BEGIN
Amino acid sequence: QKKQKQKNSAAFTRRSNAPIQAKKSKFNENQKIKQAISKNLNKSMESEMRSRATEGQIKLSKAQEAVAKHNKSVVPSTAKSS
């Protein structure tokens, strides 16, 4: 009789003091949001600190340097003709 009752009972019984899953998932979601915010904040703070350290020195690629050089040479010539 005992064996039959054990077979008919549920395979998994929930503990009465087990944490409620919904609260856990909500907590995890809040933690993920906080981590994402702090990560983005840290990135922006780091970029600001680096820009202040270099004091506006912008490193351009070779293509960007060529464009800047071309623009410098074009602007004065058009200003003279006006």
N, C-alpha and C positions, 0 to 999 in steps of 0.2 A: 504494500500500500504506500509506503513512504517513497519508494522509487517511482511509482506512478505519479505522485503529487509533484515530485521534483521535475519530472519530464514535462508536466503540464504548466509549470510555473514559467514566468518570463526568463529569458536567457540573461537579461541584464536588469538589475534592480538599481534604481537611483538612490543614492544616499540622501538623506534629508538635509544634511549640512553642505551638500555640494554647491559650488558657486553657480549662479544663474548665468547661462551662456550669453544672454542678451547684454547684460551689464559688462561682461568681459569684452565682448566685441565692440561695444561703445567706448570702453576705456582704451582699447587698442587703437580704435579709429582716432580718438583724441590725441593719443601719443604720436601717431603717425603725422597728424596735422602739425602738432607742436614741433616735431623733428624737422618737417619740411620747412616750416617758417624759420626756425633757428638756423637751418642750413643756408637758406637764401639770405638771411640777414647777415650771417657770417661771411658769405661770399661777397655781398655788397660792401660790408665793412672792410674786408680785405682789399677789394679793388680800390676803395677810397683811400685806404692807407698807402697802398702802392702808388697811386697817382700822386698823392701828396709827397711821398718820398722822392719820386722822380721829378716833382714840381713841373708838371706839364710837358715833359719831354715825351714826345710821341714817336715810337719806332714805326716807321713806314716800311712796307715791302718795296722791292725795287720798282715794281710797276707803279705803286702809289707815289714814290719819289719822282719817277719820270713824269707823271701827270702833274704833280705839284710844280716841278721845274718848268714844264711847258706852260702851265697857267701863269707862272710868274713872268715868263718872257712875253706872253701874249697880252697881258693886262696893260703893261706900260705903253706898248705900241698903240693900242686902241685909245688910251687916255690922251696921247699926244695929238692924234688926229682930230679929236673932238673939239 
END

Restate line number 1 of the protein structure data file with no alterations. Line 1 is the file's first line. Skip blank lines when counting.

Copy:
Amino acid sequence: QKKQKQKNSAAFTRRSNAPIQAKKSKFNENQKIKQAISKNLNKSMESEMRSRATEGQIKLSKAQEAVAKHNKSVVPSTAKSS